As the lone illustrator on the Brown Bookshelf, I especially look forward to hosting the artists during our 28 Days Later campaign. Today I interview Damian Ward, who is a critically acclaimed illustrator of both trade and educational books for children. Some of the books he’s illustrated include “Hip Hop Speaks to Children: A Celebration of Poetry with a Beat,” (Sourcebooks Jabberwocky, 2008), written by Nikki Giovanni, and “Bottle Cap Boys Dancing On Royal Street,” (Marimba Books, 2015), written by Rita Williams-Garcia. His digital artwork is lively and vibrant, and successfully brings to life the books that he’s illustrated. Ward studied illustration at the Columbus College of Art and Design.
Don: Tell us about your path to publishing. How did you get that first trade contract?
Damian: Craigslist, believe it or not. I got lucky to work with some talented people who had experience writing for film, and they wanted to try something different. There was one particular picture in my portfolio that got their attention and after some emails, I was off to New York city to get things moving. It was a great first book experience for me because it was so open for me to interpret while also being on a very tight deadline. I could do just about whatever I wanted so long as I got it done super fast.
Don: Tell us about your most recent book.
Damian: “Bottle Cap Boys Dancing On Royal Street” was a joy. I had so much fun with the challenge of depicting such a distinct place and the people there. I got good guidance from the author and publishers, and that helped to make it feel like it had a real local New Orleans flavor.
Don: Can you talk about the research process for the book?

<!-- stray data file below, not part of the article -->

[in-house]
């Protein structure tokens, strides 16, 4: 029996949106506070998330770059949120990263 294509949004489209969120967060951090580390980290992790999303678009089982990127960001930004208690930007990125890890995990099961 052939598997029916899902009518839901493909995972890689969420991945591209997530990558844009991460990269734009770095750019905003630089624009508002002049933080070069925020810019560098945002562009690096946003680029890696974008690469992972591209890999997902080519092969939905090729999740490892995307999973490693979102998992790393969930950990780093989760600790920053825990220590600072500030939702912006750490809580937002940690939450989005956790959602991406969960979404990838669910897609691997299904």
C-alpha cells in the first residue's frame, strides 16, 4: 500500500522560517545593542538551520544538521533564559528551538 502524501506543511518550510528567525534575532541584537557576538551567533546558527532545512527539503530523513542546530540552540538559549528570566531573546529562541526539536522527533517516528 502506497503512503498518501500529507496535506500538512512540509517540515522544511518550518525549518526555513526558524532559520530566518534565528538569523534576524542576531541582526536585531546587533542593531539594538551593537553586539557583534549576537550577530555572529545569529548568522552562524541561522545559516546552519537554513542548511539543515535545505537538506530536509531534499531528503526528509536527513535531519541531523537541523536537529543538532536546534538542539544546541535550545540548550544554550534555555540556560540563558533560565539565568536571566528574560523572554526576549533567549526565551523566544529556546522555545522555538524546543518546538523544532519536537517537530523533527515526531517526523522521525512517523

Damian: I live on the other side of the planet from New Orleans, so I used lots and lots of Google Street view. It wasn’t all high tech new-fangled intel gathering though, I was able to rustle up a few old books from various sources. New Orleans is un-aging in many respects so having a few older images to reference and read about helped to reinforce the classic feel of the locale, at least I hope so.
Don: What primary medium do you use in your work?
Damian: I work digitally, primarily using the oil pastel brushes in Corel Painter.
Don: If you could spend one day in a studio, working with any artist — past or present — who would that be, and why?
Damian: I’ve always had a soft spot for Kandinsky. I liked that he seemed to be trying to develop a specific visual language in abstract colors and shapes.
Don: What would be your dream manuscript? Your dream author to work with?
Damian: Hmm, a dream manuscript for me would probably involve insects and or fish. I just like getting up close and drawing the little critters. I also like for there to be a message in there too though, almost hidden away, not beating anyone over the head.
An author I’d like to work with would be someone venturing way out of their comfort zone. I think if Ta-Nehisi Coates wanted to write a children’s book I’d love to take that challenge on.
Don: Can you talk a bit about your process of illustrating a book?
Damian: I start off with lots of thumbnail sketches. Many times I read something and think, I have to draw it this way. I know just how I want this to look, but if I can patiently explore a few options with thumbnail sketches I usually stumble across a better angle or depiction I can try. Sometime it is that first instinct in the end but it pays give yourself options. After that, I start tightening up the line drawings and doing some color studies before finalizing the illustration.
Don: Who are your cheerleaders, those who encourage you?
Damian: My wife and family have been there at every step to try and keep my head on straight (not always an easy task). They keep the orange juice refills and apple pies coming.
Don: What’s on the horizon, what can your fans expect to see from you in the future?
Damian: It’s time for me to start pushing myself to be an author/illustrator. I’ve been my own worst enemy in this regard but hopefully the next couple projects will feature the coveted ‘written and illustrated by…’ line on the cover.